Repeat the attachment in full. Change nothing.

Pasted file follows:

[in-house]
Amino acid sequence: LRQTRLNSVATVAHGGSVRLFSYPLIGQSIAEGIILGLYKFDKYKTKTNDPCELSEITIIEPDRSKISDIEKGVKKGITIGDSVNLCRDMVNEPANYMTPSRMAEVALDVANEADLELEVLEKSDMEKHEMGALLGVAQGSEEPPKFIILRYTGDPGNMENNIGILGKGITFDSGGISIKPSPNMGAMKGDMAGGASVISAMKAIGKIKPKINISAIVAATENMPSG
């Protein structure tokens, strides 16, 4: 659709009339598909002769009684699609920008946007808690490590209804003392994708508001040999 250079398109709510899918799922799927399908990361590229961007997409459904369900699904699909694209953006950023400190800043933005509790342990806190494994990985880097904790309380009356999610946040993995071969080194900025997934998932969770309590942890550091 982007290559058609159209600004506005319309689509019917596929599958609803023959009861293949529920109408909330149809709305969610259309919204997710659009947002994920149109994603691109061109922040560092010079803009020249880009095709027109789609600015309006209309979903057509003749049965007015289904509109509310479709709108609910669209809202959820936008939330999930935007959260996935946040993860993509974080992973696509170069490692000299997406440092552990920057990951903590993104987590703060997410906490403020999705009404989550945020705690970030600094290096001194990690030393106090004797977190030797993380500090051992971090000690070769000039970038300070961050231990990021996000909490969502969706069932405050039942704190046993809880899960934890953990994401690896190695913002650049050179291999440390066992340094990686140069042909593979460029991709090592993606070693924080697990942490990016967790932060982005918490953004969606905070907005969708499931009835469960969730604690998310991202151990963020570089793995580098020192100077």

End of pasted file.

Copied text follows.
[in-house]
Amino acid sequence: LRQTRLNSVATVAHGGSVRLFSYPLIGQSIAEGIILGLYKFDKYKTKTNDPCELSEITIIEPDRSKISDIEKGVKKGITIGDSVNLCRDMVNEPANYMTPSRMAEVALDVANEADLELEVLEKSDMEKHEMGALLGVAQGSEEPPKFIILRYTGDPGNMENNIGILGKGITFDSGGISIKPSPNMGAMKGDMAGGASVISAMKAIGKIKPKINISAIVAATENMPSG
């Protein structure tokens, strides 16, 4: 659709009339598909002769009684699609920008946007808690490590209804003392994708508001040999 250079398109709510899918799922799927399908990361590229961007997409459904369900699904699909694209953006950023400190800043933005509790342990806190494994990985880097904790309380009356999610946040993995071969080194900025997934998932969770309590942890550091 982007290559058609159209600004506005319309689509019917596929599958609803023959009861293949529920109408909330149809709305969610259309919204997710659009947002994920149109994603691109061109922040560092010079803009020249880009095709027109789609600015309006209309979903057509003749049965007015289904509109509310479709709108609910669209809202959820936008939330999930935007959260996935946040993860993509974080992973696509170069490692000299997406440092552990920057990951903590993104987590703060997410906490403020999705009404989550945020705690970030600094290096001194990690030393106090004797977190030797993380500090051992971090000690070769000039970038300070961050231990990021996000909490969502969706069932405050039942704190046993809880899960934890953990994401690896190695913002650049050179291999440390066992340094990686140069042909593979460029991709090592993606070693924080697990942490990016967790932060982005918490953004969606905070907005969708499931009835469960969730604690998310991202151990963020570089793995580098020192100077």